Tailor Research

SBA Statistics

To prevent failure, it is important to understand why SBAs succeed. Businesses that succeed (and prosper) are well thought-out businesses, that are abundantly capitalized AND have a good understanding of their competitive landscapes.
We help businesses understand their competitive landscapes.

30% of businesses fail within their first two years

50% fail by 5th year

66% fail by 6th year

What the Experts Say About Understanding the Competitive Landscape

“Understanding the competitive forces, and their underlying causes, reveals the roots of an industry’s current profitability while providing a framework for anticipating and influencing competition (and profitability) over time,”

“A healthy industry structure should be as much a competitive concern to strategists as their company’s own position.”

Porter wrote in a Harvard Business Review article.

Understanding the competition is a crucial business activity for any entrepreneur or business executive. Conducting a competitive assessment should be an ongoing process, one in which you continue to deepen your understanding of the strengths and weaknesses of your competitors.

Every business should gather information about the competition and most already do – even if they don’t formalize it into a competitive research process.

Inc Magazine

“Staying smart on the competitive landscape helps you make very practical decisions around product development, pricing, promotions, messaging, as well as where you fit in the brand landscape.”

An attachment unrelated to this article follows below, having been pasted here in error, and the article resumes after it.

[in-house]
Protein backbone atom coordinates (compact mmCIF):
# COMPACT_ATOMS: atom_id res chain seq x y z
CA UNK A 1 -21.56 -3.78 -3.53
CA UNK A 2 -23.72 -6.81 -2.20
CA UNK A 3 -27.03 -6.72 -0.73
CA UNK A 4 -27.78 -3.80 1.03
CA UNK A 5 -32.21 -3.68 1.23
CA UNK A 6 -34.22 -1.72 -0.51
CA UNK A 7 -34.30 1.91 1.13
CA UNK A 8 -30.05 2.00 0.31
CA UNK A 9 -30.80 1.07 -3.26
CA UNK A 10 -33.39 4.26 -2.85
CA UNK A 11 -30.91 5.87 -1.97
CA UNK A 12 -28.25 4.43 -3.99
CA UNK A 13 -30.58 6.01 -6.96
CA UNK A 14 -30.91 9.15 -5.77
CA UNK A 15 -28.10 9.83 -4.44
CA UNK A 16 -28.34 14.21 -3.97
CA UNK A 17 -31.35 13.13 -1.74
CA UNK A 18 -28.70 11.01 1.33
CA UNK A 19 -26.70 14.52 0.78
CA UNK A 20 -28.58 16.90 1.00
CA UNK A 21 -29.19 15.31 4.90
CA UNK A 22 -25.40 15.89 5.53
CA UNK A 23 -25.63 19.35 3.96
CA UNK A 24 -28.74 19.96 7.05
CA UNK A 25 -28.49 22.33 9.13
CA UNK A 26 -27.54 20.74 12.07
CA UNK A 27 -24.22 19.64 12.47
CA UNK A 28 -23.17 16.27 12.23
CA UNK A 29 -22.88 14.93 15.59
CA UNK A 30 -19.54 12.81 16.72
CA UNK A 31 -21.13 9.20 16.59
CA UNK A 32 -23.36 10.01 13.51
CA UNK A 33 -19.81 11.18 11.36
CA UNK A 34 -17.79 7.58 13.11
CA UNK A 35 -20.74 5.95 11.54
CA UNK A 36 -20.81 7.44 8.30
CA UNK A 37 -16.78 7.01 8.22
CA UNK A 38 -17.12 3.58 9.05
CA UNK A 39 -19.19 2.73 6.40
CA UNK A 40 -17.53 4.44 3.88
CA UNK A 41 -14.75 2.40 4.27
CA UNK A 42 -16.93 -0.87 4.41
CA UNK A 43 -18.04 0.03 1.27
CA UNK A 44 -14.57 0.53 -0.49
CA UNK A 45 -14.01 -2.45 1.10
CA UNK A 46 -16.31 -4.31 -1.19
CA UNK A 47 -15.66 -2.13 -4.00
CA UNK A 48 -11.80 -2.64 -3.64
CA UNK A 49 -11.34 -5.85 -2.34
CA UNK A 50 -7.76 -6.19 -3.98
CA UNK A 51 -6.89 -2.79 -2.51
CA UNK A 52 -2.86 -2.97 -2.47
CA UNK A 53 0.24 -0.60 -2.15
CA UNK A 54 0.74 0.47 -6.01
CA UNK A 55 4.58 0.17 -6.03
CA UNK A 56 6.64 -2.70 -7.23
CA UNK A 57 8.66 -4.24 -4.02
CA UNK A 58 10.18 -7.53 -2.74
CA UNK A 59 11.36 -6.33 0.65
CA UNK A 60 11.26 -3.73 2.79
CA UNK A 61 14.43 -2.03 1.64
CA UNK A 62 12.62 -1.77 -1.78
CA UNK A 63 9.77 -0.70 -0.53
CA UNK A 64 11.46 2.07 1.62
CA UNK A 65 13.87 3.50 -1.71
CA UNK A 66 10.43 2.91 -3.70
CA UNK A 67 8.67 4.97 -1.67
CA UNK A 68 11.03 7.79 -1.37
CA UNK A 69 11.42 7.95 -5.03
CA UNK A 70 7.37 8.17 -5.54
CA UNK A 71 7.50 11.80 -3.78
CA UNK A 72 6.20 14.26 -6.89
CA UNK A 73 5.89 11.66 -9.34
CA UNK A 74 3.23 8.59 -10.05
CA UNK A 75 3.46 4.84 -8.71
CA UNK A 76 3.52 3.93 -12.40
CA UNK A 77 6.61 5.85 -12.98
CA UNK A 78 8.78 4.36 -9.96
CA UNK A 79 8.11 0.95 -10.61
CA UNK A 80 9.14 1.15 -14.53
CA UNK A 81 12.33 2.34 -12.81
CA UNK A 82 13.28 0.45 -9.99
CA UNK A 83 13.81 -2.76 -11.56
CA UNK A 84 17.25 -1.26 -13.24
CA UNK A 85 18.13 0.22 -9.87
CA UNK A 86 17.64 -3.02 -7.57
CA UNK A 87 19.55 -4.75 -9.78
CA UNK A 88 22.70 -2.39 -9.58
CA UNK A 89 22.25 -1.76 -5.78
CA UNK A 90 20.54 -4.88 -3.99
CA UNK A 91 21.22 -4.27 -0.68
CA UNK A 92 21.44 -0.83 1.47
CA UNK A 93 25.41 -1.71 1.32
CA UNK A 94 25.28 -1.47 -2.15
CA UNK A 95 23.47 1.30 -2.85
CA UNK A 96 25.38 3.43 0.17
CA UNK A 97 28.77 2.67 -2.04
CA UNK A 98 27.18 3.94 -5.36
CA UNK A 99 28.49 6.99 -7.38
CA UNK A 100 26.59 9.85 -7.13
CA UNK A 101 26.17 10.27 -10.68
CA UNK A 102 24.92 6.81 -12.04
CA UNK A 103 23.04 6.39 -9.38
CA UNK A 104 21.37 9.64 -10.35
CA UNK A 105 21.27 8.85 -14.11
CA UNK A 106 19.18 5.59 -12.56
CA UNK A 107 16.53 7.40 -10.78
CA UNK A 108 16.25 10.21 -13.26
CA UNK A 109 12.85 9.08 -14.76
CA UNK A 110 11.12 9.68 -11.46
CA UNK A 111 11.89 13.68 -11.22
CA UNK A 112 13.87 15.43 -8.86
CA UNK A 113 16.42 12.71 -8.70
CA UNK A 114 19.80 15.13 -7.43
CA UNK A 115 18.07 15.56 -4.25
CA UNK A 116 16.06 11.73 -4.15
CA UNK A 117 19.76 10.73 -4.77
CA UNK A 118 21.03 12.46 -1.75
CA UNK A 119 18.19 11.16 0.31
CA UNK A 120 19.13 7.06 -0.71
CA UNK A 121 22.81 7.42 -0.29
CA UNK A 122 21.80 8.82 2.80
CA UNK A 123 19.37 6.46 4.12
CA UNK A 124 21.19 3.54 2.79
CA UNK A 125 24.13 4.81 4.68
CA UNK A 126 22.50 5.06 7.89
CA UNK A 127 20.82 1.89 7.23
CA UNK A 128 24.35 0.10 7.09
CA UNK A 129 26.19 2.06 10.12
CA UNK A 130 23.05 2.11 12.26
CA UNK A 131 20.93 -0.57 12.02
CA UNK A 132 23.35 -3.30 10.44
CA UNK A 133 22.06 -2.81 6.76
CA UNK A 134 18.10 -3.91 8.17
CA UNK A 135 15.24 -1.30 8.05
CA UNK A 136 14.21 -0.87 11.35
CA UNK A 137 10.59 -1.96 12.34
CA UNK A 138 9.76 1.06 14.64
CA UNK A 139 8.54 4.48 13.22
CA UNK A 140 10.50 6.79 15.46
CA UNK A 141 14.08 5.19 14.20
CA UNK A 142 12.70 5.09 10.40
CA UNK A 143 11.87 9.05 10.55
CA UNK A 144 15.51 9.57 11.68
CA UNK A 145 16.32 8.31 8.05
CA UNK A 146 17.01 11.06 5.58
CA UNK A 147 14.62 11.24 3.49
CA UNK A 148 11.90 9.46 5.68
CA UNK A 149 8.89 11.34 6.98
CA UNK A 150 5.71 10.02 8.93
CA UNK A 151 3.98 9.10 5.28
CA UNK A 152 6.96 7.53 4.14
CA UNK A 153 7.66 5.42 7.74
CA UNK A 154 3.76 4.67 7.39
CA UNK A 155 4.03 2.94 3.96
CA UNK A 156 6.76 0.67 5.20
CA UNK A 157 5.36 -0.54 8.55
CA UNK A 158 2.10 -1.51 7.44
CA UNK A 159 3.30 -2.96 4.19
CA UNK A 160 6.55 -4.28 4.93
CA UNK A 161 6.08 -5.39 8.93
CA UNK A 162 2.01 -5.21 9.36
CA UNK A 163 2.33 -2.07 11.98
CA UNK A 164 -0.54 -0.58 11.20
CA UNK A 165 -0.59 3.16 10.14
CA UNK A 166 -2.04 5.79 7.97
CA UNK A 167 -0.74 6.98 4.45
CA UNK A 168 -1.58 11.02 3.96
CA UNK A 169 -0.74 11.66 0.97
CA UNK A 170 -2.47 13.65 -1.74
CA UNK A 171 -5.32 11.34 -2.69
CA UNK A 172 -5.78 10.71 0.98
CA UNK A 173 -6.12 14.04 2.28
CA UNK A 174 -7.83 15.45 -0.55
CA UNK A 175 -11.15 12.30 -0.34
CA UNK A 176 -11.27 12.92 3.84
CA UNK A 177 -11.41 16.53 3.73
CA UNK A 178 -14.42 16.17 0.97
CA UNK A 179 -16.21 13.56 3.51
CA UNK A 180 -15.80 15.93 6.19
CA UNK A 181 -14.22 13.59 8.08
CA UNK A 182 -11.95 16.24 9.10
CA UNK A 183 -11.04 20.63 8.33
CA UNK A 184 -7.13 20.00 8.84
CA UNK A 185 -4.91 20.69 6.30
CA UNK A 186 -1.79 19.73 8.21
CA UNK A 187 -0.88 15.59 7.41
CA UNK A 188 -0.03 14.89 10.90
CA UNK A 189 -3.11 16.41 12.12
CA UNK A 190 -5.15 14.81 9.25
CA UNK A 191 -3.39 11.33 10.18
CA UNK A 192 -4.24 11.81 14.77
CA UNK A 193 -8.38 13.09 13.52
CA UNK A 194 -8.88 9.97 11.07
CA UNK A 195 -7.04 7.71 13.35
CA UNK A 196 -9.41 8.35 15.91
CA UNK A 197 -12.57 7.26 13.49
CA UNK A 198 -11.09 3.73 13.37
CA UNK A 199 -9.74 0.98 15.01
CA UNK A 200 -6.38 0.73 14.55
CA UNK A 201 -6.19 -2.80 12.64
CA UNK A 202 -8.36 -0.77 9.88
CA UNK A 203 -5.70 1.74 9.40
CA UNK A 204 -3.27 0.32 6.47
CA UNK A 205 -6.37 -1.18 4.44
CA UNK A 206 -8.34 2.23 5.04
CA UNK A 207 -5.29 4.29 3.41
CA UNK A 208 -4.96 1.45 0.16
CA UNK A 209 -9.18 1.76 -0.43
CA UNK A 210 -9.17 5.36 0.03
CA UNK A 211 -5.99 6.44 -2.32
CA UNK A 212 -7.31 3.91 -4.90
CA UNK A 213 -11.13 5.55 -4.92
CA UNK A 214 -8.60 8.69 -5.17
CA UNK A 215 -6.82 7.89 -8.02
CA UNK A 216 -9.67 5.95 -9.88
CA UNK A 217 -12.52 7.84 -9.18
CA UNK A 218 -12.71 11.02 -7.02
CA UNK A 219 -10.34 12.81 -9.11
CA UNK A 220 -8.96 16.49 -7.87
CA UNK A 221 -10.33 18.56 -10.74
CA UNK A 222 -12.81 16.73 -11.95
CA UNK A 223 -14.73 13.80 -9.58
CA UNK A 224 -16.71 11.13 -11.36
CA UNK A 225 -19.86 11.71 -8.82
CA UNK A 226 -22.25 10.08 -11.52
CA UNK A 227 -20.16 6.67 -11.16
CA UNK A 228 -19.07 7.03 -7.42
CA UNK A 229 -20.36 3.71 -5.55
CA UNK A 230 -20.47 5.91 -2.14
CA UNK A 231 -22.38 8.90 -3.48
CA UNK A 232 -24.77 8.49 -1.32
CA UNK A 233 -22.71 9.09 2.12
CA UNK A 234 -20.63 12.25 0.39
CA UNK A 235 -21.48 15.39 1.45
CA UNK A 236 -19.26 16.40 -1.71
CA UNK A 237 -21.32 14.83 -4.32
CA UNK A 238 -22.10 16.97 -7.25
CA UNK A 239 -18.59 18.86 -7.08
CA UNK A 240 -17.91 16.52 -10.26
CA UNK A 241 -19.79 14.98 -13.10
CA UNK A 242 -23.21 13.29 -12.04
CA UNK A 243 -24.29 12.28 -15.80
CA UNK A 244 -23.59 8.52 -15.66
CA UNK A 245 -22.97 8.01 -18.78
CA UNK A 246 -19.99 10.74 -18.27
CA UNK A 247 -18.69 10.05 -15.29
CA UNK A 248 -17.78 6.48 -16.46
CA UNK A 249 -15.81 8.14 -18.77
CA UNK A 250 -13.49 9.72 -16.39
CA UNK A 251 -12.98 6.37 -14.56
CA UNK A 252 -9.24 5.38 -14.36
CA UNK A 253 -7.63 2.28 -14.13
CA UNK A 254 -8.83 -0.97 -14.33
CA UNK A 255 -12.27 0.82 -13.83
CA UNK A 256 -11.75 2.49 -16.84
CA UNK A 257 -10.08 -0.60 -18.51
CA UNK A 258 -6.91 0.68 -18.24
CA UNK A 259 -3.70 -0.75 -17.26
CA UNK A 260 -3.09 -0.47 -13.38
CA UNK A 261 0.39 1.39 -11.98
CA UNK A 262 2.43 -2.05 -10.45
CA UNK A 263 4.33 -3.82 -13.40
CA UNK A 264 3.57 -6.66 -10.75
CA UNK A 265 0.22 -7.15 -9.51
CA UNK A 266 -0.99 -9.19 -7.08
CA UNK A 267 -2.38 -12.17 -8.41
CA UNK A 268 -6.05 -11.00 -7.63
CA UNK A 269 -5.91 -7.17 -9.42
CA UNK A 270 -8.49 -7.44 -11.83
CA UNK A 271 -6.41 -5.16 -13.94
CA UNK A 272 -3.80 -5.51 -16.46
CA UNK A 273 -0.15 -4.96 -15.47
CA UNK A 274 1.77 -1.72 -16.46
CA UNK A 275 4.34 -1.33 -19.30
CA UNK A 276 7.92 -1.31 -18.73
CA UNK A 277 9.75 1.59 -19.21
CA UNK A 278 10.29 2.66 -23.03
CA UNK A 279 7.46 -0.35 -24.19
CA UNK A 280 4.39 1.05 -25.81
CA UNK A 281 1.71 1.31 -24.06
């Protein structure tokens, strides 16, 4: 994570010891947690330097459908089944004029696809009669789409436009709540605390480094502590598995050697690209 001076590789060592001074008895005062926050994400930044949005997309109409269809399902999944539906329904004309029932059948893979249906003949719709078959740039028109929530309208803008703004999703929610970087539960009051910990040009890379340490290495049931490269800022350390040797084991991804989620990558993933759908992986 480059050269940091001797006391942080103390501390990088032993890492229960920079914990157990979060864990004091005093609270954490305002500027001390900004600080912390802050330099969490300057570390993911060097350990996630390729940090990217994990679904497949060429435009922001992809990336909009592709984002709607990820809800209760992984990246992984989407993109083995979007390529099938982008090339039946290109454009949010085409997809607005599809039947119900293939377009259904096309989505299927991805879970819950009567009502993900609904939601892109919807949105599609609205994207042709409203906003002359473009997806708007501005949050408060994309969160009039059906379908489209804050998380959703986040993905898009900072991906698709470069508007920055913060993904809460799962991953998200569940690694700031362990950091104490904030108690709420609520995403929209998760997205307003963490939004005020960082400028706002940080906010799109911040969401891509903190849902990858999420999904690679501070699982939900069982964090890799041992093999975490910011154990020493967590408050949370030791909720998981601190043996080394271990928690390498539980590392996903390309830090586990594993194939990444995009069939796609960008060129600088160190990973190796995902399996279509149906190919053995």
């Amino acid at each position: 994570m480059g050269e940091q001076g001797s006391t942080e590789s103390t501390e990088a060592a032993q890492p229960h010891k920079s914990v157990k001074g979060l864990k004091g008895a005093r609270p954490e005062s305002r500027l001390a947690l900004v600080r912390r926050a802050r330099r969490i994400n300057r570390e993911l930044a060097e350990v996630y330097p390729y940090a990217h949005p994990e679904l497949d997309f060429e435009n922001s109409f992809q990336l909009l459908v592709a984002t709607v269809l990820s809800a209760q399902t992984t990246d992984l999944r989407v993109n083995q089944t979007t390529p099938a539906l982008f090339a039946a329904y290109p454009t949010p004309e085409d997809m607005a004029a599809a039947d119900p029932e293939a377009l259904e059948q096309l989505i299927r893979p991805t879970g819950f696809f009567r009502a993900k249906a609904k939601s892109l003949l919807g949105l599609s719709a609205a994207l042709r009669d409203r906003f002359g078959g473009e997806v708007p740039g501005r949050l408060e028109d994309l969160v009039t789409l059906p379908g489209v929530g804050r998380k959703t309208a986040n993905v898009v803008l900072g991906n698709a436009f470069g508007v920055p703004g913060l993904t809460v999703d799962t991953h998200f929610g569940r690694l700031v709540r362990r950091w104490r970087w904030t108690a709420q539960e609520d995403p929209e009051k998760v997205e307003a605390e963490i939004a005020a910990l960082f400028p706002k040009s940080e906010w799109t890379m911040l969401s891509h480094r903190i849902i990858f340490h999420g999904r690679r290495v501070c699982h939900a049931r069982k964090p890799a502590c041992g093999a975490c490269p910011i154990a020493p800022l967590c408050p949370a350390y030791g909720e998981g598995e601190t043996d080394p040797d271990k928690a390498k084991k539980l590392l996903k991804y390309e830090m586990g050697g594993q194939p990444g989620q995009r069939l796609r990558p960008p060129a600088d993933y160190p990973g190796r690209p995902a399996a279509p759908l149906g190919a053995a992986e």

“This is so a business can understand the external and internal environments they’re operating in”

Ken Garrison, chief executive officer of the Society of Competitive Intelligence Professionals

“Keeping track of who your competitors are, what people are saying about them, and what they are saying themselves can help you differentiate your business and stay ahead of trends that could impact your business”

Michele Levy, an independent brand strategy consultant

The promise is that by gathering competitive research over time and in a systematic way you will be able to track trends and/or scenarios and be about to act on the research.

Inc Magazine

Here are potential business benefits from conducting market and competitive research:

Here are potential business benefits from conducting market and competitive research:

Identifying Business Success

  • Measuring Customer Satisfaction
  • Identifying Market Needs and Customer Problems
  • Understanding the Customer Evaluation Process

Analyzing the Competition

  • Identify Top 10 competitors
  • Analyze competitors marketing “content” & “techniques”, blogs, SEO, PPC, Social Media, etc.
  • Learn how the competition is better/worse
  • Prioritize features and releases
  • Create or test messaging
  • Measure results of what you’ve done

Adopt Products and Services

  • Define where there are areas to improve
  • Test new concepts
  • Solidify pricing

What We Do

  • Listen to your goals and objectives
  • Send you a questionnaire to get to know more about your business and competitors
  • Set up a way for you to collect emails from customers if you don’t already have one
  • Work with you to create a survey around your customers
  • Interview/survey your customers to identify strengths, weaknesses, and unknowns
  • Interview/survey consumers of your products or services and identify:
    • What they use to evaluate their options for your products or services​
    • What influences most of their decision-making
    • Identify, on a scale of 1 to 10, the most and least important items in the decision-making process
  • Analyze the Competition